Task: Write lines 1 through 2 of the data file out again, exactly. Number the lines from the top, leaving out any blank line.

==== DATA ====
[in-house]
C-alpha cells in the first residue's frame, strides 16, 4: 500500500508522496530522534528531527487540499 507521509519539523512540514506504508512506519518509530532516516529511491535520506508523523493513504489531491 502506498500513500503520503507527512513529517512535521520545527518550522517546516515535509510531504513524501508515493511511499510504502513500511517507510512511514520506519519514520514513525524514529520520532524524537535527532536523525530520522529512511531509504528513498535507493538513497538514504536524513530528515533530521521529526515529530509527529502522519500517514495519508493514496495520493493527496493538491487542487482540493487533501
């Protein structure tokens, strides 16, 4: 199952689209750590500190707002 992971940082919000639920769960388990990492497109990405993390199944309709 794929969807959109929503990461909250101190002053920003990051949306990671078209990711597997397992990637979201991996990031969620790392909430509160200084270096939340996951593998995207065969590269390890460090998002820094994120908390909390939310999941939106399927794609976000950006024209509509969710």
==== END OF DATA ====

[in-house]
C-alpha cells in the first residue's frame, strides 16, 4: 500500500508522496530522534528531527487540499 507521509519539523512540514506504508512506519518509530532516516529511491535520506508523523493513504489531491 502506498500513500503520503507527512513529517512535521520545527518550522517546516515535509510531504513524501508515493511511499510504502513500511517507510512511514520506519519514520514513525524514529520520532524524537535527532536523525530520522529512511531509504528513498535507493538513497538514504536524513530528515533530521521529526515529530509527529502522519500517514495519508493514496495520493493527496493538491487542487482540493487533501